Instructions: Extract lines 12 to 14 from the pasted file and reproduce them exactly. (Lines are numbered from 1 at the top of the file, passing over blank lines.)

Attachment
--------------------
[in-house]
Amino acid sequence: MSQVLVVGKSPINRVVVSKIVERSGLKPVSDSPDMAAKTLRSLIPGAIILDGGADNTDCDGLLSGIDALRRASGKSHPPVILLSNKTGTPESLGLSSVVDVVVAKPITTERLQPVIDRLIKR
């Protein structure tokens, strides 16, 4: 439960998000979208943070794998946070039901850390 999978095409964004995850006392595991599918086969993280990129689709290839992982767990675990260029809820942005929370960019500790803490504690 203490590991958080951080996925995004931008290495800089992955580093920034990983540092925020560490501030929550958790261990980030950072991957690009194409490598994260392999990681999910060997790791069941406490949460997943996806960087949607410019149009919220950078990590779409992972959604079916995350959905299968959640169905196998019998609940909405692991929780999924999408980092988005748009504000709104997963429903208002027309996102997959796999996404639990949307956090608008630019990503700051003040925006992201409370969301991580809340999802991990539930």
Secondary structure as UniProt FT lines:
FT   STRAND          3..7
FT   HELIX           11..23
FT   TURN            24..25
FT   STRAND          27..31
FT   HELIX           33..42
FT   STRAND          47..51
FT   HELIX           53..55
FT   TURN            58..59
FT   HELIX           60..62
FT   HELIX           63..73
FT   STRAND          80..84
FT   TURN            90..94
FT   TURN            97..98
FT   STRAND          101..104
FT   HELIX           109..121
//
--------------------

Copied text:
FT   TURN            58..59
FT   HELIX           60..62
FT   HELIX           63..73